* The principles from whence these maxims have been deduced, are to be found, mostly, if not completely, as far as recollection serves, in Mr. Benthani’s Traité des Peines et des Recompenses, as edited by Mr. Dumont, anno 1812, or thereabouts; but, the work not being at hand, no particular reference can be made to it.

To a student in the art and science of legislation,-if among the thousand official legislators, or thereabouts, with their expectant successors and unofficial critics, any such person there be, it might be a not altogether unuseful praxis, to take up the principles and maxims thus applied to Clerical, and make application of them to Lay, Offices.--As to the Edinburgh Reviewers, the principles laid down in the above book not being much more favourable to the interests of Placemen in expectancy than of Placemen in possession, they have, in their review of it, very prudently stopped at the subject of punishment, leaving that of reward untouched.


1. For the due rendering of service in respect of office, adequate aptitude and adequate inclination-aptitude, including mental powerare both necessary-neither suffices without the other.

2. For proof of the existence of adequate aptitude, and in particular in the case of a functionary, who by his office is required to pray and preach in public,-examination performed in public is, generally speaking, the only adequate security.

3. To the office, be it what it may, a quantity of pay, to any amount, may be attached, without adding either in quantity or in quality, to the value of the service, if any, which is rendered in respect of it.**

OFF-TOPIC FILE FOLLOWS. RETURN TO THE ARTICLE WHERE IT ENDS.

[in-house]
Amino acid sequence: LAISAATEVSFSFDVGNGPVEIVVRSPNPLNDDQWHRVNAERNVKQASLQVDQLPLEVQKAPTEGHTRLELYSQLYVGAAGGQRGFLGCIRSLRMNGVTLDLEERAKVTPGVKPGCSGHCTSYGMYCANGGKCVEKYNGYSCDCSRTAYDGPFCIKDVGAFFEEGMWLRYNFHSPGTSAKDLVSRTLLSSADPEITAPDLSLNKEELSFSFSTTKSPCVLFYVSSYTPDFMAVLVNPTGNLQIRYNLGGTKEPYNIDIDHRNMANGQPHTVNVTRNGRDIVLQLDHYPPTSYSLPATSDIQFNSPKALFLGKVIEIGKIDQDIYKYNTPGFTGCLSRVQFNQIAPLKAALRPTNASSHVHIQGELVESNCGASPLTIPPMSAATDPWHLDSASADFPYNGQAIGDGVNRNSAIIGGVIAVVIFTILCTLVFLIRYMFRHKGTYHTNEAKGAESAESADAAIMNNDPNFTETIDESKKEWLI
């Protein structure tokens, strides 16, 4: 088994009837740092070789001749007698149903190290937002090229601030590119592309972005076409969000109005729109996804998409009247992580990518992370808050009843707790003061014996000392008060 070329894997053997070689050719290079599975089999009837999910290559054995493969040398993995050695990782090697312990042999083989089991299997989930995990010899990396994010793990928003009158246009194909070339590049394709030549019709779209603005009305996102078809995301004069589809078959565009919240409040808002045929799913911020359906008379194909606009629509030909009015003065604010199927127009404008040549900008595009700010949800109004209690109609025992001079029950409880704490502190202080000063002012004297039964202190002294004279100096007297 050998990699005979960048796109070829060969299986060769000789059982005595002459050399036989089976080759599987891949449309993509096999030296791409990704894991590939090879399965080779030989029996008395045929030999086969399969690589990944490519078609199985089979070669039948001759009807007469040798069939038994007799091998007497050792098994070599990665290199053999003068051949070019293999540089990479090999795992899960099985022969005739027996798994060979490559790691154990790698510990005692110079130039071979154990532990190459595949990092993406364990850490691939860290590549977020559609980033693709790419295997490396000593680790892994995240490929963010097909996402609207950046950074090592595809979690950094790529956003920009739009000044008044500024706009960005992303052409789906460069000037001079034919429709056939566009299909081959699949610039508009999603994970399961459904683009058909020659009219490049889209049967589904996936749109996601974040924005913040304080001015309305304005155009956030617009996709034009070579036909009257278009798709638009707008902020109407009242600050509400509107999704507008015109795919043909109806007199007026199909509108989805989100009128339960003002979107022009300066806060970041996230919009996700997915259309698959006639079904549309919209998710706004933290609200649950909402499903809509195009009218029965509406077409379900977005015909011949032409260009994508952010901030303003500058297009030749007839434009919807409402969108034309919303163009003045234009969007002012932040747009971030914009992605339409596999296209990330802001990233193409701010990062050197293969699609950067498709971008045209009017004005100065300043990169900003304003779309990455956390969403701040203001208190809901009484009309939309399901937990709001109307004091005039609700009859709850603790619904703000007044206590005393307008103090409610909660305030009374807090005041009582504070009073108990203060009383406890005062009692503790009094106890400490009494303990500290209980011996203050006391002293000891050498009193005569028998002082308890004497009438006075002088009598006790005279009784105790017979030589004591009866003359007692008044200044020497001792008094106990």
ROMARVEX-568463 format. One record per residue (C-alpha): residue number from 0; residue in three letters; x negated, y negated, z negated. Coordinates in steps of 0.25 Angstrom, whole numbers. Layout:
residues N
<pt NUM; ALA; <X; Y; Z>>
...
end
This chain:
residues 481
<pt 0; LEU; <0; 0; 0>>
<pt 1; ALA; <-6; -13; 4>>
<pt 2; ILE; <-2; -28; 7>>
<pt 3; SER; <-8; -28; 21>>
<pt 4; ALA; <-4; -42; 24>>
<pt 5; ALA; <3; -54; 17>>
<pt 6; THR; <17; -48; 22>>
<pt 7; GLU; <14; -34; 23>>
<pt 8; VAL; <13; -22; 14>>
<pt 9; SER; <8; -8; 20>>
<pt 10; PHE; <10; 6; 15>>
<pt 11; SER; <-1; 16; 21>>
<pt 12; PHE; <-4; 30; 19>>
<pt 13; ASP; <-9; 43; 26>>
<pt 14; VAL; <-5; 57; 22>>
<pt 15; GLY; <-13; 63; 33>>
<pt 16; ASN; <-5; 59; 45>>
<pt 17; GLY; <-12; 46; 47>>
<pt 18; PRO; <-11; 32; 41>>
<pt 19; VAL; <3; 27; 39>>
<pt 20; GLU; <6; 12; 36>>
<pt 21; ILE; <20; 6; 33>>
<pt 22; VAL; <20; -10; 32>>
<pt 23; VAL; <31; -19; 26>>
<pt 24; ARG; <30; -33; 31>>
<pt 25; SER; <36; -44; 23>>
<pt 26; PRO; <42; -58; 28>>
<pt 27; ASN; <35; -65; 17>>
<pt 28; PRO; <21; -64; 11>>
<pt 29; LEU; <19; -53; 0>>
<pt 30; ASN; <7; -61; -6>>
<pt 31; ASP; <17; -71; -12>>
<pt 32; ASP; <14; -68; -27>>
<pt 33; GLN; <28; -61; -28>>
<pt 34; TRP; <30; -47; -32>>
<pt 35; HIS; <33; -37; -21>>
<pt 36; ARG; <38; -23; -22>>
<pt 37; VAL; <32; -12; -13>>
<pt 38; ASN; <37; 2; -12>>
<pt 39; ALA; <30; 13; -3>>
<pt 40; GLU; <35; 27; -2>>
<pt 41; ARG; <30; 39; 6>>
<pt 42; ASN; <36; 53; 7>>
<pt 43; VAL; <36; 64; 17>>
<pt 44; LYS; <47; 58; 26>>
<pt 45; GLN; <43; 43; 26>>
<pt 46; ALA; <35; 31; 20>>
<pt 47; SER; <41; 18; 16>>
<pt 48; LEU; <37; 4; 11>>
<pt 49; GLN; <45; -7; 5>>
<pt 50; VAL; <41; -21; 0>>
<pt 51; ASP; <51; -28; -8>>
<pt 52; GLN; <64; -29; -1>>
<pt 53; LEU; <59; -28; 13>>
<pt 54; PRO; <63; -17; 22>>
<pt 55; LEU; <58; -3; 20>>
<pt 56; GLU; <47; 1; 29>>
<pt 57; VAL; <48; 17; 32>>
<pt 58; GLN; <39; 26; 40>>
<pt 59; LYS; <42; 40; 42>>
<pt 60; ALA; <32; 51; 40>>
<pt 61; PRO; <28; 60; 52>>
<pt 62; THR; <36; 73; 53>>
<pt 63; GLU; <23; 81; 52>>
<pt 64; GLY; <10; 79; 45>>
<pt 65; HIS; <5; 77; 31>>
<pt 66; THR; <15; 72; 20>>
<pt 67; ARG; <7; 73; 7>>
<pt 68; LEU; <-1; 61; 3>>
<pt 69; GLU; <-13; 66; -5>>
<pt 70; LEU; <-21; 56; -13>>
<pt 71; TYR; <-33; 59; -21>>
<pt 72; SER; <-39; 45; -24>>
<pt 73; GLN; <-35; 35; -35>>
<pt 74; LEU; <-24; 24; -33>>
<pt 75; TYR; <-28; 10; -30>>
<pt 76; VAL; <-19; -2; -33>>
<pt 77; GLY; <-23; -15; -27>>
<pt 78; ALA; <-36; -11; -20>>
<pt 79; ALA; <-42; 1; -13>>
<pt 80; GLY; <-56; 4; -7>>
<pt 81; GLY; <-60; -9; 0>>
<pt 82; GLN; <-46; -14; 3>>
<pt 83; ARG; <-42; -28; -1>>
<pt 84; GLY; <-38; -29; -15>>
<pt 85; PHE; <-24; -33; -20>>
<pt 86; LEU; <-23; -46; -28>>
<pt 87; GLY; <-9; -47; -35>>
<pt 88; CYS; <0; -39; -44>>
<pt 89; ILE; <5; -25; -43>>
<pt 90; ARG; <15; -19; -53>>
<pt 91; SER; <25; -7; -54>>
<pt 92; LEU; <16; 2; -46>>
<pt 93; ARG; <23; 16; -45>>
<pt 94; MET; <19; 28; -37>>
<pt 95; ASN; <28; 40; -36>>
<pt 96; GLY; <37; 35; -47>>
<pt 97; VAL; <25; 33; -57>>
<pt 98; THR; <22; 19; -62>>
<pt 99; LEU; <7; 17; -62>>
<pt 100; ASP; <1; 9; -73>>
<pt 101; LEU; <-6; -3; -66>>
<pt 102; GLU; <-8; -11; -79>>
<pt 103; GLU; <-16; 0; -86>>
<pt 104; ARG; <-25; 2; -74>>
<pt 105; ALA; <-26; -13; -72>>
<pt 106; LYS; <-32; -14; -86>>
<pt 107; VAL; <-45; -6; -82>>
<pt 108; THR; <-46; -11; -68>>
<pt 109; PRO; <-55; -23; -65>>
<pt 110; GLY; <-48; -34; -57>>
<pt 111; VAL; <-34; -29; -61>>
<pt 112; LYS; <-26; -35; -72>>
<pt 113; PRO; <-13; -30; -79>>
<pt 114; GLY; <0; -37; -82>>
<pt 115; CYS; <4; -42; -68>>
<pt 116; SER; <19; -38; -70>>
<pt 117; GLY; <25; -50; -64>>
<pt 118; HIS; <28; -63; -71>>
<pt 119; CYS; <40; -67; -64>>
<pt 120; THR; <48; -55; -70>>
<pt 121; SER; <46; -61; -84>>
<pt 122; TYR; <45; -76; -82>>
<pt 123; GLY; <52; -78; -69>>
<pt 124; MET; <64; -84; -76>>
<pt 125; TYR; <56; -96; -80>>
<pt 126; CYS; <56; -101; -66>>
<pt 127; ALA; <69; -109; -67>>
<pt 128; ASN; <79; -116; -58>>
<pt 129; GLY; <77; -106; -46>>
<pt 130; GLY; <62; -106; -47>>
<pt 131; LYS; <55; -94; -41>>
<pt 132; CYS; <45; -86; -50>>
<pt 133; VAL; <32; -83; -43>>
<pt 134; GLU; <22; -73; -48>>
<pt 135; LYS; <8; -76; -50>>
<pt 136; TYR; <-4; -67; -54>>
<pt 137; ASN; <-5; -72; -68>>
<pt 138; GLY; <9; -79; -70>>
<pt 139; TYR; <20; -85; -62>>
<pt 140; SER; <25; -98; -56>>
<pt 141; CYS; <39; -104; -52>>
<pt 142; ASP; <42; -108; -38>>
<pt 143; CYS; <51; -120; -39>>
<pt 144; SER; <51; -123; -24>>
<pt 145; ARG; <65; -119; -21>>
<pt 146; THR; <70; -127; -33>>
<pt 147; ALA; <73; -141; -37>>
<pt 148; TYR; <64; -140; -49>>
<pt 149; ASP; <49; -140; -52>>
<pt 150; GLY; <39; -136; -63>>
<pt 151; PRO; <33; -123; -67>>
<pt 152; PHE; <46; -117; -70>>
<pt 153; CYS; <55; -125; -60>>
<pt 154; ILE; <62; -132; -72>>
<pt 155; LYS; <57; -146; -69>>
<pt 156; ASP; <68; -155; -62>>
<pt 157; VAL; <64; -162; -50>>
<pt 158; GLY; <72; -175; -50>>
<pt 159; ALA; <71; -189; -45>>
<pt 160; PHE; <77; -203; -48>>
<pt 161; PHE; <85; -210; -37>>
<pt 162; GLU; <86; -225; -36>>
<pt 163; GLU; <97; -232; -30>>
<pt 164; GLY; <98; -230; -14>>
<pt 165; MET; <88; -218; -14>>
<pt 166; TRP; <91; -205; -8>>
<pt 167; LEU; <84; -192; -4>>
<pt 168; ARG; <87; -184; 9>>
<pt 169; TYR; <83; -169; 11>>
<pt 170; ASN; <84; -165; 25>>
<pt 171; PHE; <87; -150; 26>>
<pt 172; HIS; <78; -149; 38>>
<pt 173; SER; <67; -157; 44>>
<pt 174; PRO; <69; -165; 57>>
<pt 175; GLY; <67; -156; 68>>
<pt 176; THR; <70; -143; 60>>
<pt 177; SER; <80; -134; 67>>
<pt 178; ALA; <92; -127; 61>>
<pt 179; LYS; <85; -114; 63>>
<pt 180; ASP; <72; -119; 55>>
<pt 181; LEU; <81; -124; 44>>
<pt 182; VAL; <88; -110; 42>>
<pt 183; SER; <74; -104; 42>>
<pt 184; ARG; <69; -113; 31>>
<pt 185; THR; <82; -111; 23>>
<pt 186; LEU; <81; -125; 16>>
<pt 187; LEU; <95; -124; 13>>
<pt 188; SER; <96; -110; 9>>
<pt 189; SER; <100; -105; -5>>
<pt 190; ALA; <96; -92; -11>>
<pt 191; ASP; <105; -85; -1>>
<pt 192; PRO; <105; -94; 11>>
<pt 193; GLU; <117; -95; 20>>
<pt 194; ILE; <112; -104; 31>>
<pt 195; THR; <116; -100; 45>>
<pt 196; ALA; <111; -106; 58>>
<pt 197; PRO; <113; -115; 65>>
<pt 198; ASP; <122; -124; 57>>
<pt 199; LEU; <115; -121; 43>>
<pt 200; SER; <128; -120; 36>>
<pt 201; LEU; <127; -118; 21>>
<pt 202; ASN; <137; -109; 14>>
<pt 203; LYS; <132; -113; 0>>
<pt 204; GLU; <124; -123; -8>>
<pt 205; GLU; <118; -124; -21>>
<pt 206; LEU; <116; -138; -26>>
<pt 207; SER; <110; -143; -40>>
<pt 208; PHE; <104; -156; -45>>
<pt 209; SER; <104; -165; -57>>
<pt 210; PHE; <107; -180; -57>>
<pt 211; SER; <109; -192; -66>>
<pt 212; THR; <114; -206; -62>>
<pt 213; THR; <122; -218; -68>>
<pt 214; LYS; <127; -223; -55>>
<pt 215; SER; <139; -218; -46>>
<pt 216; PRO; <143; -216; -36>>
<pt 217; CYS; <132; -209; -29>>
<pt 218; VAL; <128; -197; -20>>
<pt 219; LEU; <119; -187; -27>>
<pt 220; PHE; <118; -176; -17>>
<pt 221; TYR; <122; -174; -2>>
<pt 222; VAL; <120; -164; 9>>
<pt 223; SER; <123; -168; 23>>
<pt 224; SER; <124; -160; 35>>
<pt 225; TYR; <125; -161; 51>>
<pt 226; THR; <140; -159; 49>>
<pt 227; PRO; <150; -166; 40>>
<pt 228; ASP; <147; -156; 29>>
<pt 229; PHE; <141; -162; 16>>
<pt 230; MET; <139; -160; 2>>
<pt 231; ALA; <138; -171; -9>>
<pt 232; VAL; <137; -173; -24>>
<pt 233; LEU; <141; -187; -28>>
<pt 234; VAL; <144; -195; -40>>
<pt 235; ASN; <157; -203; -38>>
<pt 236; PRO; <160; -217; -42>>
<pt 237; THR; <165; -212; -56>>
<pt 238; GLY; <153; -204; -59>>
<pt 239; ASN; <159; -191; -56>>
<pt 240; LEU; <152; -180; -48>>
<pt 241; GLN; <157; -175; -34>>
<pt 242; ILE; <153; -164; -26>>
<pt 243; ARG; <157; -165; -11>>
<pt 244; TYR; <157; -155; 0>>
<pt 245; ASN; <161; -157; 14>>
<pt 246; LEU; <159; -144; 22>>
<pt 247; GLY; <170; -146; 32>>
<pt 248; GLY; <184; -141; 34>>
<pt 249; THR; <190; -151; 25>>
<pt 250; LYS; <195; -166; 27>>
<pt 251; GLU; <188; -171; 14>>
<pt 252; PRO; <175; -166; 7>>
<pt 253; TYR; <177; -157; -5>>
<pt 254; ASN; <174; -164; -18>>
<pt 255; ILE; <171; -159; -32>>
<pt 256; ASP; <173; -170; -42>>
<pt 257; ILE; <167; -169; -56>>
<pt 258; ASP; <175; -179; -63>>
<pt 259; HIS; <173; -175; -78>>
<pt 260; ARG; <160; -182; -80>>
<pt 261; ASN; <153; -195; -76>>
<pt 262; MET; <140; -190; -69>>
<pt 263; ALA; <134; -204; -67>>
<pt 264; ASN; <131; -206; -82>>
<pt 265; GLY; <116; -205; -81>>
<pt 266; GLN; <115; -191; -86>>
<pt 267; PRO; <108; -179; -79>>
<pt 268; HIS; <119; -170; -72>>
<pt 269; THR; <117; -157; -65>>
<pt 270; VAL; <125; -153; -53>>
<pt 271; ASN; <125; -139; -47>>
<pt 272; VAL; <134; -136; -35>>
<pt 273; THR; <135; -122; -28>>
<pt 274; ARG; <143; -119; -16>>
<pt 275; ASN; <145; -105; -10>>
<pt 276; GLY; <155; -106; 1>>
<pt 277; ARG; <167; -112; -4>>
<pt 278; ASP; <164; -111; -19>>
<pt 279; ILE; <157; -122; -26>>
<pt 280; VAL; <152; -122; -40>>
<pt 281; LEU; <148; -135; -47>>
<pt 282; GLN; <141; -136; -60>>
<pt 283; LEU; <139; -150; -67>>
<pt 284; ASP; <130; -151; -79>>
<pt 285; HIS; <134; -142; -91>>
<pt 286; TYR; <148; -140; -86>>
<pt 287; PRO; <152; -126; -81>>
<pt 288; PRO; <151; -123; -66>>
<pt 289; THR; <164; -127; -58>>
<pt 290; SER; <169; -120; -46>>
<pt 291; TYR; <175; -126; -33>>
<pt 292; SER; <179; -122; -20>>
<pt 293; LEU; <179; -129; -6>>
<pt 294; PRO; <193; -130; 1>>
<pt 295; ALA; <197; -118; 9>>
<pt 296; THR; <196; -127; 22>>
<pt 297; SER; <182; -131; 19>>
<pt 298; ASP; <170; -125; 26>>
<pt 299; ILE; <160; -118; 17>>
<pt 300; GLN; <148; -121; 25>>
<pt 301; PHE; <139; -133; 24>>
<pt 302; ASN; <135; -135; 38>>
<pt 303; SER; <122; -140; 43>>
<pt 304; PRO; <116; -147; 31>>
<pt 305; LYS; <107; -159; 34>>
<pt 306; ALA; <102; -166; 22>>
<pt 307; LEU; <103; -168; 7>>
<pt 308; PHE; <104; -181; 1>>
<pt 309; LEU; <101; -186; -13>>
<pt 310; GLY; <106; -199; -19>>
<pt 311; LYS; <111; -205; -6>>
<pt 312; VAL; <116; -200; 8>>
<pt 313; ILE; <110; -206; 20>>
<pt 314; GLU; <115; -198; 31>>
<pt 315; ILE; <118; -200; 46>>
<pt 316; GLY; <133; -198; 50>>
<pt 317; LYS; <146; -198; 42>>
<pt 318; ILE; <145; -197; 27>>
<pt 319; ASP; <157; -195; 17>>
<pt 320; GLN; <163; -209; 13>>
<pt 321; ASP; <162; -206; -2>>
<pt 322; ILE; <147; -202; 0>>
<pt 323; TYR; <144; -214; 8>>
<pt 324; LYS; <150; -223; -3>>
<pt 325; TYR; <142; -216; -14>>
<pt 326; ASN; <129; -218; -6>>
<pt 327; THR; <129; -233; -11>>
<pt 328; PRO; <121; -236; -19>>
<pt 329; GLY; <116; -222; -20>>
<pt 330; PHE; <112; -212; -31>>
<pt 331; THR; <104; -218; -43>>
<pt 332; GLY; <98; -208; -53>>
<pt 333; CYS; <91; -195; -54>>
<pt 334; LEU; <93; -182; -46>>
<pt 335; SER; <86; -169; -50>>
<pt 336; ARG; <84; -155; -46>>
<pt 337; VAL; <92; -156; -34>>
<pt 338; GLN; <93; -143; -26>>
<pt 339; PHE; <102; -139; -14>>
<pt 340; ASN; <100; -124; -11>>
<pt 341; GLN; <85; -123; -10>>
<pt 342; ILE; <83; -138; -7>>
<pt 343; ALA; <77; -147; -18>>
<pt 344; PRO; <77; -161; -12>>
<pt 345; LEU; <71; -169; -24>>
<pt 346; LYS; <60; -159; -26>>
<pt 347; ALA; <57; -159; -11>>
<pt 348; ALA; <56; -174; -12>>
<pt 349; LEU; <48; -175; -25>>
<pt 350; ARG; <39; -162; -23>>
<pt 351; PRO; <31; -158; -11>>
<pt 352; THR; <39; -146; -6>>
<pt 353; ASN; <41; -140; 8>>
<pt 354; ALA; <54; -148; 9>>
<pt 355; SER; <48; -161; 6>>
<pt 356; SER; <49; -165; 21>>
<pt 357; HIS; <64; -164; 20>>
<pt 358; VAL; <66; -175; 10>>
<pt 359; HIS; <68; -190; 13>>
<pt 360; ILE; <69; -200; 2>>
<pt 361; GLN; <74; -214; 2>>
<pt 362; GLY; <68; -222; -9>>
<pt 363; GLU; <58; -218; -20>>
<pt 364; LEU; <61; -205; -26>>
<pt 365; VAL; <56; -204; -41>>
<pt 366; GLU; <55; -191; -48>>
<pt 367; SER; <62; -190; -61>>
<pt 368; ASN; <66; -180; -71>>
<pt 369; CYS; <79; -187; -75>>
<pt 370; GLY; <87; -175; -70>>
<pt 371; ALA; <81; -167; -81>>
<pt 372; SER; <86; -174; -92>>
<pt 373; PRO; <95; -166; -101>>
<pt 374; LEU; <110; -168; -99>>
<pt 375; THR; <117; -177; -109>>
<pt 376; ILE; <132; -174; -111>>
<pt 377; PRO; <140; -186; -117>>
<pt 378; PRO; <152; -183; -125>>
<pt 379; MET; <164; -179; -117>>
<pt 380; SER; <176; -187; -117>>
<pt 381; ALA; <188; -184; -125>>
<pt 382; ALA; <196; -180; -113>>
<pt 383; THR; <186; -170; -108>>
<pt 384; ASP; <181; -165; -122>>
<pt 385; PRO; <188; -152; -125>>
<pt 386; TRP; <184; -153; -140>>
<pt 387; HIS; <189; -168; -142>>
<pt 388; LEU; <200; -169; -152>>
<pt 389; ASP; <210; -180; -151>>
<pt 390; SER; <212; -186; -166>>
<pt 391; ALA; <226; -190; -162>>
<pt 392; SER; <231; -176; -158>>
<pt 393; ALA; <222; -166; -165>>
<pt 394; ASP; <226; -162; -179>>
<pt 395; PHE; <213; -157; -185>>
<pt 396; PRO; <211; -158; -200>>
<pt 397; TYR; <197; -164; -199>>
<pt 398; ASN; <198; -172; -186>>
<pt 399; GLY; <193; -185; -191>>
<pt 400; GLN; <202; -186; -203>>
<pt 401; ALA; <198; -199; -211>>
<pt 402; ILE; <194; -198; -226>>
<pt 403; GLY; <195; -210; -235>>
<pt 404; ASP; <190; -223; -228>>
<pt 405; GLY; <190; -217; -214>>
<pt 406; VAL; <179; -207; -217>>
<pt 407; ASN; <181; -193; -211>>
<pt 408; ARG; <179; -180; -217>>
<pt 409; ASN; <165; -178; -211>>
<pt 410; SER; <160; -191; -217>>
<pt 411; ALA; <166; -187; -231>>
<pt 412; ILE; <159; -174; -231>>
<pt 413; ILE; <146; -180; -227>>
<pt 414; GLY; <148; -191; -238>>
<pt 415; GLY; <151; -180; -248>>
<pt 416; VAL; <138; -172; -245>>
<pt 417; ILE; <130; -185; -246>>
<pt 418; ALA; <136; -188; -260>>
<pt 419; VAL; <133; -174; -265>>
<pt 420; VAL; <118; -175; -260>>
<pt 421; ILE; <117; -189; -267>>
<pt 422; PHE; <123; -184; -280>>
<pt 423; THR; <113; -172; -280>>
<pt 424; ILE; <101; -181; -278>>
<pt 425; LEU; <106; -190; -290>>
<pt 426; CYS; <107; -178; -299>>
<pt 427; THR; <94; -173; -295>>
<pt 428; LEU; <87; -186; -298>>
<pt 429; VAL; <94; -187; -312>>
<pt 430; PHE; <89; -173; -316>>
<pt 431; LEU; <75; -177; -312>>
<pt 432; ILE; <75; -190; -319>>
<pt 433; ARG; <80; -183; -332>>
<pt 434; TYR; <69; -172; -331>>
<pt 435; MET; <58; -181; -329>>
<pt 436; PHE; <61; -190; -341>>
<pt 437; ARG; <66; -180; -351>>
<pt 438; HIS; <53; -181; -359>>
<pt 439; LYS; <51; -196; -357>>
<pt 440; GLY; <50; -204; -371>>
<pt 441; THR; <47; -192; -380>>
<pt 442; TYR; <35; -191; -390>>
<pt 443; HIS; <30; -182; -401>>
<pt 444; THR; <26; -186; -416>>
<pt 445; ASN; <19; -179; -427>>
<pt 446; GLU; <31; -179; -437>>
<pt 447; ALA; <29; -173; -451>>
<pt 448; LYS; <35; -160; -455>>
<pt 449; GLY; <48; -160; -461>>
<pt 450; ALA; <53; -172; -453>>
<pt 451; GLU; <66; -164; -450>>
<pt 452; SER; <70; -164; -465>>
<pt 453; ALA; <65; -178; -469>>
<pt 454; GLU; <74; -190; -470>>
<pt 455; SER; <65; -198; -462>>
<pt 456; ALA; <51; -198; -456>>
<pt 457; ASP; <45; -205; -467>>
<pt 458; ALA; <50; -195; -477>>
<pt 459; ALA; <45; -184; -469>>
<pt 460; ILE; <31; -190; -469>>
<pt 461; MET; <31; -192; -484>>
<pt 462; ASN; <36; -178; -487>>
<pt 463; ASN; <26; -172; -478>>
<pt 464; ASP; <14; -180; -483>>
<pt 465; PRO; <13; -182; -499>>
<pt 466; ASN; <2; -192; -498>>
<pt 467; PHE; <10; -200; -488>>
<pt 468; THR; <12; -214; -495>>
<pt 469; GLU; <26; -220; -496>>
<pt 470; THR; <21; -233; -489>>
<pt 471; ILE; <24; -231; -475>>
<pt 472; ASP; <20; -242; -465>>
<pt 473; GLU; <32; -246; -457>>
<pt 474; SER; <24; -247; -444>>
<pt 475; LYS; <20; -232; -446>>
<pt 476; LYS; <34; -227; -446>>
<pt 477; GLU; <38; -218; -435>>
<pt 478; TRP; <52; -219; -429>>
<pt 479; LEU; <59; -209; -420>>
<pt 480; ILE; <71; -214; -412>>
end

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4. Of the pay attached to office, the magnitude affords not of itself any security at all,—much less any adequate security, -for the rendering, in any quantity or of any quality, much less in apt quantity and quality, the service, for the rendering of which the office is professed to have been created and kept on foot.

5. Unless, in so far as adequate superiority, in respect of the value of the service performed, i. e. quantity and quality of it taken together, can be shewn to result from superiority of pay, the less the pay the better.

• See Notes, p. 244.


I *

1. For the rendering of service in respect of an Ecclesiastical (or Lay) office, neither aptitude nor inclination are necessary. It suffices that the desire of the pay allotted for the purchase of the service is strong enough to cause a man to engage to render it: and this whether he does or does not intend to render it."

2. For the possession of an Ecclesiastical (or Lay) office, neither aptitude nor inclination, with reference to the rendering of the service, for the purchase of which the office is professed to have been instituted and to be kept on foot, being necessary,—it is not necessary that, for the proof of the existence of adequate aptitude, any adequate security should be taken in any shape, nor therefore in the shape of public examination.?

3. The greater the quantity of pay attached to an Ec. clesiastical (or Lay) office, be it what it may, the greater in value,-quality and quantity taken together into the account,—will be the service rendered by the possessor of it. 3

4. The magnitude of the pay attached to an Ecclesiastical (or Lay) office, affords of itself an adequate security for the rendering, in adequate quality and quantity, the service, for the rendering of which the office is professed to have been created and kept on foot.

5. The greater the quantity of pay is, which is attached to an Ecclesiastical (or Lay) office, the better. No quantity, how great soever, requires for the justification of it any determinate ground for the supposition, that

• See Notes, p. 253.